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The Unwanted Modeling Language

Posted by daniel on November 5, 2003 at 10:18 AM PST

UML 2 is due to be released in the Spring. Martin Fowler blogs that the acronym may more accurately stand for the "Unwanted Modeling Language".

In Projects and Communities , the Java Tools points to Martin Fowler's article on disdain for UML. Earlier Fowler wrote that there are three modes of UML users

  • Sketchers who use UML for sketching in two ways:
    • forward sketching where "you rough out some issues in code you are about to write, usually discussing them with a group of people with your team. Your aim is to use the sketches to help communicate ideas and alternatives about what you're about to do. "
    • reverse engineering where "you use sketches to explain how some part of a system works. You don't show every class, just those that are interesting and worth talking about before you dig into the code."
  • Blueprinters who strive for completeness where the sketchers selected key parts of the code that need communication. Blue printers are documenting the system either in advance to completely specify all of the design decisions for programmers to follow or to reverse engineer code to show every detail about the code in UML diagrams.
  • MDA advocates who take the idea of blueprints a step further and want to use UML as a programming language. "Tools can take the UML diagrams you draw and compile them into executable code."

Martin writes that the sketchers did not take an active role in the UML 2 committees and so their needs were ignored in the new version and the upshot is that sketchers are not very impressed with UML 2. Further, much of the work in "UML 2 was to formalize and complete the UML to support MDA; primarily for UmlAsProgrammingLanguage (and secondarily for UmlAsBlueprint). [ ... But] disdain for UML is pretty rampant amongst theUmlAsProgrammingLanguage community too."

So what's the future? On the one hand it sounds as if Martin worries that we will end up with silos that can't port the UML. He concludes:

I hear more mutterings from sketchers about the growing irrelevance of UML standards. In the MDA community it seems that we will see a rise of tools all using different subsets of the UML standards, probably extended subsets using profiles. What will this mean for the UML as an interchange mechanism between MDA tools? Some people are saying that the UML will not be the interchange mechanism - that the OMG MOF will play that role. This is all very well, but will users of MDA tools get portability in practice, or will each tool turn into its own proprietary language?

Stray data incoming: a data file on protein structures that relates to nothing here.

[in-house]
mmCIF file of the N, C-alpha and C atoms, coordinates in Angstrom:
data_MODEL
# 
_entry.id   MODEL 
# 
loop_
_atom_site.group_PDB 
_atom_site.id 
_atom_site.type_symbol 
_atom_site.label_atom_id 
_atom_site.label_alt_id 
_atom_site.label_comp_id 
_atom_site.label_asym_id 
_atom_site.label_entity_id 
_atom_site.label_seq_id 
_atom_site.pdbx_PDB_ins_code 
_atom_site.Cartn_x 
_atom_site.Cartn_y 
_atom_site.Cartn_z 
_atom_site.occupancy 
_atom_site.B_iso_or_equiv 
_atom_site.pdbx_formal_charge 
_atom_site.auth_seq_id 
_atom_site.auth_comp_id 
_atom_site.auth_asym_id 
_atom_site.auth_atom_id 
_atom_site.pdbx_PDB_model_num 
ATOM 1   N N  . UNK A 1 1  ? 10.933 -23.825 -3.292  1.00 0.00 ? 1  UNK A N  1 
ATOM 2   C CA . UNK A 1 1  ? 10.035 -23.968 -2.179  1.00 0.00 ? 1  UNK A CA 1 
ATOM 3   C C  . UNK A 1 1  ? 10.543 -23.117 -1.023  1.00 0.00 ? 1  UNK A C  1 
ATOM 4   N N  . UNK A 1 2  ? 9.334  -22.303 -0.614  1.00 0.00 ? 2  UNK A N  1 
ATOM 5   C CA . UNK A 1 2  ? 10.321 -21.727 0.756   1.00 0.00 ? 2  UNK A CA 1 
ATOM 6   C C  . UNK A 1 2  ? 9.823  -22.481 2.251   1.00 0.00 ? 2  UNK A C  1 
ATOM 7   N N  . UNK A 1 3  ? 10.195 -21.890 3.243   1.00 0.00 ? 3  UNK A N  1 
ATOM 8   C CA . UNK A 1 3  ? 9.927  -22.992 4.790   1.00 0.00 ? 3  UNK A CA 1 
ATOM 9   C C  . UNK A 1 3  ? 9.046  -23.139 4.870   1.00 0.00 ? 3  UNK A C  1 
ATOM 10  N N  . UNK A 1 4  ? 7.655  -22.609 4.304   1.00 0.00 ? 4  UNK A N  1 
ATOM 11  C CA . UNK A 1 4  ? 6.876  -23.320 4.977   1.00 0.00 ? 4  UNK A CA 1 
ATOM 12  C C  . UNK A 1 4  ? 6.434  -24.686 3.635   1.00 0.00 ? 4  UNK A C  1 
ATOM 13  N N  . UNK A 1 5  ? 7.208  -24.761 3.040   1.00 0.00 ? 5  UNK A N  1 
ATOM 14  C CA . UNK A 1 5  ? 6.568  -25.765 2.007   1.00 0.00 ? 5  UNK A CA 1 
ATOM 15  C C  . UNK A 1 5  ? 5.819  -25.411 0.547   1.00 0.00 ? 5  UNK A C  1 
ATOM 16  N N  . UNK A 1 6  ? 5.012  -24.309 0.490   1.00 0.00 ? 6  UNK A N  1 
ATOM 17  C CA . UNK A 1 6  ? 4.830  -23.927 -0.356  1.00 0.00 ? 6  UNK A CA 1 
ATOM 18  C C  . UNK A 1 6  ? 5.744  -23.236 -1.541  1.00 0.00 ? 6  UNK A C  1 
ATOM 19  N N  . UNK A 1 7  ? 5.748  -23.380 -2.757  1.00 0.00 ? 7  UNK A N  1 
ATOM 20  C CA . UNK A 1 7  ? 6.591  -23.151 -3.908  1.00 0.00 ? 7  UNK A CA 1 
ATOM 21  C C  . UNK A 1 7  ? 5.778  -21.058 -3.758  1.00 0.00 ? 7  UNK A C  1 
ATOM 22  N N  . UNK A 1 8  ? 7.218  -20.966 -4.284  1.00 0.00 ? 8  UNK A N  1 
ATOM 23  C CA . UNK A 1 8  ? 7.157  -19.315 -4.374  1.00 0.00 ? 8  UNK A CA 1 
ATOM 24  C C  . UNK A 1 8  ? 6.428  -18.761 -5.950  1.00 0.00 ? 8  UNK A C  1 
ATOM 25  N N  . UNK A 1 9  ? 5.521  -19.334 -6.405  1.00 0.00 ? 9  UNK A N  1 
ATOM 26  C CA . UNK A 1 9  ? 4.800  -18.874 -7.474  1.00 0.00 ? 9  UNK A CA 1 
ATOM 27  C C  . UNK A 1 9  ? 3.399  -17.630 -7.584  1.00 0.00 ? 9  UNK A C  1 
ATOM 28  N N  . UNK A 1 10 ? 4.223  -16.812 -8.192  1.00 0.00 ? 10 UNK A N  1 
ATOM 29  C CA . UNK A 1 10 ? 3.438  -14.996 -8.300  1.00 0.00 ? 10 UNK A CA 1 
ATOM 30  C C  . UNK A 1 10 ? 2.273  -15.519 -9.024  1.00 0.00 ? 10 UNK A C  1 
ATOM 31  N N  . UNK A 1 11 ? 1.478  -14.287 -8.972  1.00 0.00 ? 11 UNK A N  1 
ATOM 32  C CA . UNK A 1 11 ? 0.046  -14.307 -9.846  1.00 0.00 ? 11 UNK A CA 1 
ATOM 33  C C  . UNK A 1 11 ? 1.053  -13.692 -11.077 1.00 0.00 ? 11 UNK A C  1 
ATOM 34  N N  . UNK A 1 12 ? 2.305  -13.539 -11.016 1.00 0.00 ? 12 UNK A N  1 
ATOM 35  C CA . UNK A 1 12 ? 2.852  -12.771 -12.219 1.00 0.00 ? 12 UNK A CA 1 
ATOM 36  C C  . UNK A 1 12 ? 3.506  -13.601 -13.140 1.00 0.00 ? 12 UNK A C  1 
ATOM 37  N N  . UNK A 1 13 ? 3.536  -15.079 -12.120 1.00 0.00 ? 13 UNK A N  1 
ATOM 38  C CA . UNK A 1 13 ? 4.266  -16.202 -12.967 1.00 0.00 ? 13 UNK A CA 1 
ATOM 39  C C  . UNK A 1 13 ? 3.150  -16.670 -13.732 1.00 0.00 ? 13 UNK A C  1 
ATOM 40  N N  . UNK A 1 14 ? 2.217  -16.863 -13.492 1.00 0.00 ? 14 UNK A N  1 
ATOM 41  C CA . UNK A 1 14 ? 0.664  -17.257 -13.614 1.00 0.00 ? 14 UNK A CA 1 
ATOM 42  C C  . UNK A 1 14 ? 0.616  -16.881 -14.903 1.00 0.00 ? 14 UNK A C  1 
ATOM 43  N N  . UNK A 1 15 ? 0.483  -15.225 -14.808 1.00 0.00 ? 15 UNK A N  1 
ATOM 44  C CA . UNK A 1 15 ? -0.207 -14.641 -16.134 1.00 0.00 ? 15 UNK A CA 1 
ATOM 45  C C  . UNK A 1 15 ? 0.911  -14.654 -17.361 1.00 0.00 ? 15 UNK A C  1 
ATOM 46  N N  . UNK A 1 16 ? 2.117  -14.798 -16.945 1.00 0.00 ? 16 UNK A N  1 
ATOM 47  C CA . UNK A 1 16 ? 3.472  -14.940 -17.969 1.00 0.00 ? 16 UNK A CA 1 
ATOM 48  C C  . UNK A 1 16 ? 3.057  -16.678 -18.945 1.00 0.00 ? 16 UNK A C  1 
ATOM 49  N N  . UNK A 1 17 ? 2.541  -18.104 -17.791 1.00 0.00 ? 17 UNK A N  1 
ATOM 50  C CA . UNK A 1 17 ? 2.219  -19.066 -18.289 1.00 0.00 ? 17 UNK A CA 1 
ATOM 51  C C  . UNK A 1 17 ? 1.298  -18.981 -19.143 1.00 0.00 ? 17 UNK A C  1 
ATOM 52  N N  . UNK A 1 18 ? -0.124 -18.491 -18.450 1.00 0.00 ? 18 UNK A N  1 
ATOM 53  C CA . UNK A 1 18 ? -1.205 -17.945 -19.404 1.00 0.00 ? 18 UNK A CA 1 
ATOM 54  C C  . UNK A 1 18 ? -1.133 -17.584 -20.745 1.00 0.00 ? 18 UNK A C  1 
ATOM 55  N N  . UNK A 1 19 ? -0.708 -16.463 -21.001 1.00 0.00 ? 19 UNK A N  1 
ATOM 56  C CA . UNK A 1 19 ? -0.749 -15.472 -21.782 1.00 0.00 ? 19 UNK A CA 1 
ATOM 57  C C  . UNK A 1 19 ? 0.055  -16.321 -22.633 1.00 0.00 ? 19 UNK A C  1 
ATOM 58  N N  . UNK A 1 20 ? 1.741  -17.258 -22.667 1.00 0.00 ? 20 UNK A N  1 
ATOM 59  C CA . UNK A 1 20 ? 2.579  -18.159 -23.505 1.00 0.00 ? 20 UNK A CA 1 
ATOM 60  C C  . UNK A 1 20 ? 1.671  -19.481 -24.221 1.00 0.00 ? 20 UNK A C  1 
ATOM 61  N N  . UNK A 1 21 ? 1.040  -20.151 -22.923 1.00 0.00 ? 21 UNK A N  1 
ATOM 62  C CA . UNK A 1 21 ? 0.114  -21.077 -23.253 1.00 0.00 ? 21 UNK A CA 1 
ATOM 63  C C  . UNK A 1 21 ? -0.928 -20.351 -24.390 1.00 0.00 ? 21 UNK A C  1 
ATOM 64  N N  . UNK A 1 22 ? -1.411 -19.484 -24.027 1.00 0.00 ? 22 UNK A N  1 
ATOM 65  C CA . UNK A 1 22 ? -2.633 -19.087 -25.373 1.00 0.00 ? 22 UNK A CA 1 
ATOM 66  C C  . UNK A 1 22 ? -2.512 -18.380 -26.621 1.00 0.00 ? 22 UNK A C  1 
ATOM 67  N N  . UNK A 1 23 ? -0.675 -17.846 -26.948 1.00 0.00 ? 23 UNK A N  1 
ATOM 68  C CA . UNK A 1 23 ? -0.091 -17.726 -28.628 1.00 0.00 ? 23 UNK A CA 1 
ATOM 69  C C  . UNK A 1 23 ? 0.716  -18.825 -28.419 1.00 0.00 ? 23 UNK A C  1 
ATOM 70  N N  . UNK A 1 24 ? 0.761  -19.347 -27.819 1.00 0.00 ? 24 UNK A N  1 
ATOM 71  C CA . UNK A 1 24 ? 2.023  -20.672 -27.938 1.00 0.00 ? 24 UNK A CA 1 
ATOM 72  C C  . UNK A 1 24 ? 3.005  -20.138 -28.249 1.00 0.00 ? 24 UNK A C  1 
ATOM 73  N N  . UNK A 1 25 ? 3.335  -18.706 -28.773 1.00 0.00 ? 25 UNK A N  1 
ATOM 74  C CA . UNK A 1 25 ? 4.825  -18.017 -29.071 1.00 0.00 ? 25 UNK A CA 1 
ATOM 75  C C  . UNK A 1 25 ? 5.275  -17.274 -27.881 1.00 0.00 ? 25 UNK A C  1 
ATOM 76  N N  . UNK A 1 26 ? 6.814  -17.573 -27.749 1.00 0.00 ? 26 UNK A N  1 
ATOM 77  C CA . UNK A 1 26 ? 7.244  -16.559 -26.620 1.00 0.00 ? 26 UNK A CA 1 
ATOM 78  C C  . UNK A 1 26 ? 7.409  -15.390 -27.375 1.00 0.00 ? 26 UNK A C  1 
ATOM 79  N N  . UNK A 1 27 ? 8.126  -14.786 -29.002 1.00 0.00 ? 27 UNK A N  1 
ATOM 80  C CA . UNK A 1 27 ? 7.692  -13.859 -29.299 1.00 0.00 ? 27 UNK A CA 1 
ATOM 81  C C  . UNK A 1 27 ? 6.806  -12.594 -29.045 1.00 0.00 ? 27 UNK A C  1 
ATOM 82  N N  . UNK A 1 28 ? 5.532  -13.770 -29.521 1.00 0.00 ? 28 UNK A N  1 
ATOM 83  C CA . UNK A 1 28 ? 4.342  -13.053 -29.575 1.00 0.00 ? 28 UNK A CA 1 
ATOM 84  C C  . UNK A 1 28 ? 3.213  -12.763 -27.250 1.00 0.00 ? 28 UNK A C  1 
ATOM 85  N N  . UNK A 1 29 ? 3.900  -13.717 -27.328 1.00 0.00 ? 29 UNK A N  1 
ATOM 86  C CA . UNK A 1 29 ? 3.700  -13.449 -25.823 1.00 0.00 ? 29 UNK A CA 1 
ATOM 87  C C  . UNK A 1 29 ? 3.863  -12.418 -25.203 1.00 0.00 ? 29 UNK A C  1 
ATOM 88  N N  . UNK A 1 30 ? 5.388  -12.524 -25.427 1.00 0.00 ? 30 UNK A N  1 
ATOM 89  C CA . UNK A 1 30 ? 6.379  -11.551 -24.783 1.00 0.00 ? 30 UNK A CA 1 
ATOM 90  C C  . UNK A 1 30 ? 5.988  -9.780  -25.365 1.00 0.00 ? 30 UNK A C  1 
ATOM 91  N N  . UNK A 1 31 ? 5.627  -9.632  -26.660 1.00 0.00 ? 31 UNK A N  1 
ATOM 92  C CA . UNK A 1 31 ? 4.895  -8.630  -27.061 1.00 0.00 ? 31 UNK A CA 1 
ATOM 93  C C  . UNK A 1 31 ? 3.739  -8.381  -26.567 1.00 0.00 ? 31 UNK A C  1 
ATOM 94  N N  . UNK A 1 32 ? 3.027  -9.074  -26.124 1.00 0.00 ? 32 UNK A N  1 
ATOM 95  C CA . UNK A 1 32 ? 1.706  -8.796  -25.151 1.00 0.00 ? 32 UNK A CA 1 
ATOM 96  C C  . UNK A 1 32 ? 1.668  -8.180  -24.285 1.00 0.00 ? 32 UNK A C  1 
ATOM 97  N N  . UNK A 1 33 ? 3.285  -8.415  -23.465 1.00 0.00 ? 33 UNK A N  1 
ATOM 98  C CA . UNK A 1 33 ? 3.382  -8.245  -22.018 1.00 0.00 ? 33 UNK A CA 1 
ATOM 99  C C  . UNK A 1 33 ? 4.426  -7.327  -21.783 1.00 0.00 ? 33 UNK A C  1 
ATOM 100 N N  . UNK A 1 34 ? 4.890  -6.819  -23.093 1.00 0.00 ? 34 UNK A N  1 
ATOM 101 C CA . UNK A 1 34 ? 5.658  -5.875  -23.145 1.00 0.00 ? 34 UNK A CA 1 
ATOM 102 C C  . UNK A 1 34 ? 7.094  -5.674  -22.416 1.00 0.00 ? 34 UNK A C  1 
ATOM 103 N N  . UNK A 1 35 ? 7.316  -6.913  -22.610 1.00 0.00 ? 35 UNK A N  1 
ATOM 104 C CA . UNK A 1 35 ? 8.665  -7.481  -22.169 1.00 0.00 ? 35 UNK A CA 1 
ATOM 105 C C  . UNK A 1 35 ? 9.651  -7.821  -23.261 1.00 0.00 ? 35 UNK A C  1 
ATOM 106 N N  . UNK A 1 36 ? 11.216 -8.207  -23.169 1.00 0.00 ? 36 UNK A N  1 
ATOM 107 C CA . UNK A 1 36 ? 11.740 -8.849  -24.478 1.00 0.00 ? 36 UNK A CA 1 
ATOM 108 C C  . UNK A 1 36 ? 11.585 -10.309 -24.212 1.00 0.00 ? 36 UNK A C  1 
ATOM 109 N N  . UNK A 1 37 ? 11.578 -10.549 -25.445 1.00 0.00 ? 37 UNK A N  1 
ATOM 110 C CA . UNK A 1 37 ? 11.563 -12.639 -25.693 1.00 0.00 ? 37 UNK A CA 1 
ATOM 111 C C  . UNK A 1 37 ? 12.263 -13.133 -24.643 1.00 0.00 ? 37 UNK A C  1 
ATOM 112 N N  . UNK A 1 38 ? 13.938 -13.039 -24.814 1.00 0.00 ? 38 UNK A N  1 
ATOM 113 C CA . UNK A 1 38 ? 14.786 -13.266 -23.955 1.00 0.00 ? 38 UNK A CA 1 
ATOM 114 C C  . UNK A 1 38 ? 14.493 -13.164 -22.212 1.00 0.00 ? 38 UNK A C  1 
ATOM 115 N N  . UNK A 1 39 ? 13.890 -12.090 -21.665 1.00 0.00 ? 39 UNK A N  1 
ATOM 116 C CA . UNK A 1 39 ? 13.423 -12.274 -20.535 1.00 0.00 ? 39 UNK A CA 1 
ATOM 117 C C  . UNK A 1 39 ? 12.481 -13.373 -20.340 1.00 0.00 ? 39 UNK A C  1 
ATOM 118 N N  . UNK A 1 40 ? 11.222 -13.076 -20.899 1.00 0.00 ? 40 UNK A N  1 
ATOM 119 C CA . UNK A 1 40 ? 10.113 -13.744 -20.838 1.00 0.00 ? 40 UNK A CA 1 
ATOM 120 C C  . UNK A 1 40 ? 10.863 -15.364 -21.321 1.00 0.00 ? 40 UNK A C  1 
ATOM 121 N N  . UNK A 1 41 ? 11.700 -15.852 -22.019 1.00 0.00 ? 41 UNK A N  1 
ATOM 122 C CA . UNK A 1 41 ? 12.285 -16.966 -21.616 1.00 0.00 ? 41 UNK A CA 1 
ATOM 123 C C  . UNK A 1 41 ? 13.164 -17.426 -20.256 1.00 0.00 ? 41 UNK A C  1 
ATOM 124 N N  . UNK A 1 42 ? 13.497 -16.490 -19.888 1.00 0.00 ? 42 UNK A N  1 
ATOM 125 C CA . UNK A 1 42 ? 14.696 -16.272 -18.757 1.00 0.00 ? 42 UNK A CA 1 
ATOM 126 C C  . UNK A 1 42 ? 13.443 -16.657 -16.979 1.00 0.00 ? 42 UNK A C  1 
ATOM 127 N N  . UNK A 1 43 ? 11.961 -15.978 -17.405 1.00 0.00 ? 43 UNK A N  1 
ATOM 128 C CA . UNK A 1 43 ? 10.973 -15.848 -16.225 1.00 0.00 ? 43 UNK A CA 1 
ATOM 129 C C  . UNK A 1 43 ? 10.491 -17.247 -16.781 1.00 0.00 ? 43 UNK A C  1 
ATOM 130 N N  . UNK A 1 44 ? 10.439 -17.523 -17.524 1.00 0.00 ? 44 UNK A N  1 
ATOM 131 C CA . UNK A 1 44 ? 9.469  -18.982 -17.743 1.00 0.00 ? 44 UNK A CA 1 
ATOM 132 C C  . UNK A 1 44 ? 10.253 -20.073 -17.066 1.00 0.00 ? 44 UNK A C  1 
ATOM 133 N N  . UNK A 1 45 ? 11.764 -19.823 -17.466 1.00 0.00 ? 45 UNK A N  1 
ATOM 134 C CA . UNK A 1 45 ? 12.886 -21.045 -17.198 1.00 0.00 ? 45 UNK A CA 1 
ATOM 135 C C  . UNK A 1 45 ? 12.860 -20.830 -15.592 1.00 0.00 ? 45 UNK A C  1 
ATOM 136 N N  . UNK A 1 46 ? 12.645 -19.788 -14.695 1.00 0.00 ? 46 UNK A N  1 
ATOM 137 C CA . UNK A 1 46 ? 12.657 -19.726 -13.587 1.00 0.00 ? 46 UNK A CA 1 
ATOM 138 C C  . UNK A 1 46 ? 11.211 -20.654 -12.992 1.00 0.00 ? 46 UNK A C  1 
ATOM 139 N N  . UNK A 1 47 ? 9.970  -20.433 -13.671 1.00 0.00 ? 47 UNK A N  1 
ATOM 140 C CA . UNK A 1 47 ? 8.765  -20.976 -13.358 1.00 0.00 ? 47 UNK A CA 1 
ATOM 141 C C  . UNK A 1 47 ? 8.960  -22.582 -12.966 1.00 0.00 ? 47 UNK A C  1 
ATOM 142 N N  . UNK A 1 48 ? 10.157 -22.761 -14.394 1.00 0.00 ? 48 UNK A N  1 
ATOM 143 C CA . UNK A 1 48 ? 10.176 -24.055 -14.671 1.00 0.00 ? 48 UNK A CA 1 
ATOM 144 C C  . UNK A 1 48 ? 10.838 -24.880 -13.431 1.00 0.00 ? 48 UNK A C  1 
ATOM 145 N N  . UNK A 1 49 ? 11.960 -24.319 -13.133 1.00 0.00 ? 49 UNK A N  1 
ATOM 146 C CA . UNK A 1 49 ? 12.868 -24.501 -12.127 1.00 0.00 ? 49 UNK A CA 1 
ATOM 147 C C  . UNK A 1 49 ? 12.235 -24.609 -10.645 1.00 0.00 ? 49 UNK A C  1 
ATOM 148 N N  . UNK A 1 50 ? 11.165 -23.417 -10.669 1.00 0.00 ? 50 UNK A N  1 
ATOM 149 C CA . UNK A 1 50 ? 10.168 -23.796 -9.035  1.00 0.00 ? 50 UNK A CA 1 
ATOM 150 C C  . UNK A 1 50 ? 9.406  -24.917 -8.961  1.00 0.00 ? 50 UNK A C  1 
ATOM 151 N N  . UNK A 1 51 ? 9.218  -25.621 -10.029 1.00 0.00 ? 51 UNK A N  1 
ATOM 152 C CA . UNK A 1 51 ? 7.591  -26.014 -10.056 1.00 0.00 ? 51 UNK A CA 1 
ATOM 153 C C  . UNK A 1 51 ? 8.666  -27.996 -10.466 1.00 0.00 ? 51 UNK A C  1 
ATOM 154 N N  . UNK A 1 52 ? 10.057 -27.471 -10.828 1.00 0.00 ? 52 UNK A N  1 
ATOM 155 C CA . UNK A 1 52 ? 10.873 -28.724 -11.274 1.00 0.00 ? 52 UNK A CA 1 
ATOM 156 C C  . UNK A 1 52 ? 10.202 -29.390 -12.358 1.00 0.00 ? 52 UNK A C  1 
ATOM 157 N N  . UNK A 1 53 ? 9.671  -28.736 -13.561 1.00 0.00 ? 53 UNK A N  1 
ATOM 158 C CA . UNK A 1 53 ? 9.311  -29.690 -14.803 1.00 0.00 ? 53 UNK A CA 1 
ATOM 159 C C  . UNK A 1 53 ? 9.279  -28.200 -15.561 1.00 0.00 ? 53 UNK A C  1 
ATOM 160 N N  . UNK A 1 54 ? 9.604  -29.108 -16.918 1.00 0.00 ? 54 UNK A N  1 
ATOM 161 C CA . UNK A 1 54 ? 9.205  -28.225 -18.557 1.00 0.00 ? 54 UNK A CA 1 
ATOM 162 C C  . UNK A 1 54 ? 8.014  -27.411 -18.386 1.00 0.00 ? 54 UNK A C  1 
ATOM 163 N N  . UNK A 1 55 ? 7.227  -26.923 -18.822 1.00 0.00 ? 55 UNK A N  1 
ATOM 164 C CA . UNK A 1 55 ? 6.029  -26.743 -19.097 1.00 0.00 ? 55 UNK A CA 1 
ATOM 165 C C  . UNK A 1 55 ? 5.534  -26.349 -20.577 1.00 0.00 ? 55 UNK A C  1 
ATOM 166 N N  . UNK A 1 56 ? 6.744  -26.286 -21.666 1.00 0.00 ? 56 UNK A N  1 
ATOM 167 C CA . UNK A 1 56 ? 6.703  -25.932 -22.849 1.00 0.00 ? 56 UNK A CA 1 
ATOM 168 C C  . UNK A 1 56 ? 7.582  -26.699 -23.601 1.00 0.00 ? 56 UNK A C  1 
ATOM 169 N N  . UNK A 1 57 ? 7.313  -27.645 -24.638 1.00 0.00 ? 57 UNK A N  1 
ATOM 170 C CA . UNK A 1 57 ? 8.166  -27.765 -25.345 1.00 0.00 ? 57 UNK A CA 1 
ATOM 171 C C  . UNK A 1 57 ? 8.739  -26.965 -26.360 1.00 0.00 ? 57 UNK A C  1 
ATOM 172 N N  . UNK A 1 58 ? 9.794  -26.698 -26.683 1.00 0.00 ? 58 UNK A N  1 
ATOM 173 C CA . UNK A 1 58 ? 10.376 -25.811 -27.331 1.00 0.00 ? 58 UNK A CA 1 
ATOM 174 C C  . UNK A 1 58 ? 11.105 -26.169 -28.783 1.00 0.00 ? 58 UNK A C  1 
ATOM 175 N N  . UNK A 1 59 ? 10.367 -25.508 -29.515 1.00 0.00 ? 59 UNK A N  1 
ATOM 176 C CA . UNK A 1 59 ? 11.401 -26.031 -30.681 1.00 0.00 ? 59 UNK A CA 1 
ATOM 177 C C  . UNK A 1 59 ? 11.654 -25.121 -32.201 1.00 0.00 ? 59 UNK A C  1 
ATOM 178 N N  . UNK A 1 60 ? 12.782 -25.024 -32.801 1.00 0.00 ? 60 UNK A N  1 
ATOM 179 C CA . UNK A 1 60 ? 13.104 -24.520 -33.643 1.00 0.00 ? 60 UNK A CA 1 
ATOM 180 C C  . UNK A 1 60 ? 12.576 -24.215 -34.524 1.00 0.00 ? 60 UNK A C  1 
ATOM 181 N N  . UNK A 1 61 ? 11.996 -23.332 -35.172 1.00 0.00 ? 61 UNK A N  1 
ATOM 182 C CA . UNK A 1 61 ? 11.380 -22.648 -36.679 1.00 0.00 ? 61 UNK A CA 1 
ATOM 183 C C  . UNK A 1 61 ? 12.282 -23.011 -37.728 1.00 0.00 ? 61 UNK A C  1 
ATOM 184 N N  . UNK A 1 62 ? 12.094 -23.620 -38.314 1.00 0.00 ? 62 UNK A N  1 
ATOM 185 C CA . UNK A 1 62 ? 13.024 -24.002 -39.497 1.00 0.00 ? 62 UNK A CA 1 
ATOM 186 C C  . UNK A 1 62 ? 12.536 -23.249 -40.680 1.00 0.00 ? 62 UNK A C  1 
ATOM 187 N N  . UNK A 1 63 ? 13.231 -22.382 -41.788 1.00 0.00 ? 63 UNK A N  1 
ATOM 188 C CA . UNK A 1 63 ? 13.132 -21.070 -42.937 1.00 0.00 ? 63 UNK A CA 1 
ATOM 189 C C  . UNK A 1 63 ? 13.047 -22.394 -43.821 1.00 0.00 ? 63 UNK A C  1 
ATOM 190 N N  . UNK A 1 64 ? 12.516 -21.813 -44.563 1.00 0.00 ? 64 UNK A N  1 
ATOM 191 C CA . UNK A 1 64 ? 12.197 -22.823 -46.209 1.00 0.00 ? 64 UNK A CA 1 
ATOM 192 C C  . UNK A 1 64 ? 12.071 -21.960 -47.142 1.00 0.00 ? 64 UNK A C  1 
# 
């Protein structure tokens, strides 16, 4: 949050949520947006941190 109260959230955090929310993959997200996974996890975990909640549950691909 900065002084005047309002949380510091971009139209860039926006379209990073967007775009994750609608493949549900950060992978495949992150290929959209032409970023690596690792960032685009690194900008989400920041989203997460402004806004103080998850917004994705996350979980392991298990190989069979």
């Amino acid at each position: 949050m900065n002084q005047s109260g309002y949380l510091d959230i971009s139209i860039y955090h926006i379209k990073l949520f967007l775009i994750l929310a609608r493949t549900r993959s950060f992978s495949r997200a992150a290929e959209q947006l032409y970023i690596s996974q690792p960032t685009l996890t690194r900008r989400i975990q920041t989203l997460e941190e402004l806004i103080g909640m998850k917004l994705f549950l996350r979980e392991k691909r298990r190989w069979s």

In Also in Java Today the UML discussion continues with Granville Miller's article The Latest Status of Version 2 of the UML . Although Miller notes problems with the upcoming UML 2 release, including the issue of compliance. "All UML 2.0 implementations are required to implement a single compliance point, the Kernel. The other thirty-seven compliance points (including Use Cases) are currently optional. However, by looking at these compliance points for your favorite UML modeling tool, you will get a complete understanding which model elements are supported and to what degree."

Supporting the kernel isn't so easy as it is a bit of a moving target right now. As Randy writes "coordinating the finalization among three independent specs, each with its own independent finalization task force [Frank]. The kernel of each of the three specs (Infrastructure, Superstructure, and MOF Core) is shared. As one committee finds problems in the shared part, the changes must be shared with the others. This has been equivalent to the problems that a development organization sees when working on multiple, parallel development streams."

Our other link is to Keld H Hansen's article explaining Handling Messages, Errors and Exceptions in Struts 1.1 . The techniques show you how to get useful information to a client of a Struts based application. This eight page tutorial explains the handling of messages using ActionMessages classes to get data into and out of messages. It ends with an example of exception handling in a Struts 1.1 app.

In today's featured Weblogs , Chris Adamson follows up on his last entry on Java GUI builder tools with Toasting Java GUI's. Chris doesn't think that it is "he lack of better GUI building tools that has held back Java on the desktop? I don't think so - I think the hard part of delivering a Java GUI has to do with things like threading and custom painting and delivering a polished, intuitive user experience... things that a GUI builder doesn't address." His experience echoes many of ours

Sure, you could save some time laying out your GUI with a visual tool... but is that really the hard part of developing Java GUI's? In the last couple of years, I've done complex GUI's, and yeah, I blow half a day on 500 lines of GridBagLayoutcode, but the parts that seemed challenging to me were some of the parts I did myself - multi-line list labels with icons and different fonts, a historical performance widget that rendered itself as a bar with colored segments representing performance over a certain time-slice, a JTree that supported drag-and-drop to its contents by tracking the drag event's (x,y) and repainting the node underneath based on whether it could accept the drop, etc.. A GUI builder isn't going to help with that, and I don't think those kind of tasks are any easier outside the Java world. Sometimes doing Neat Stuff requires getting your fingers dirty.

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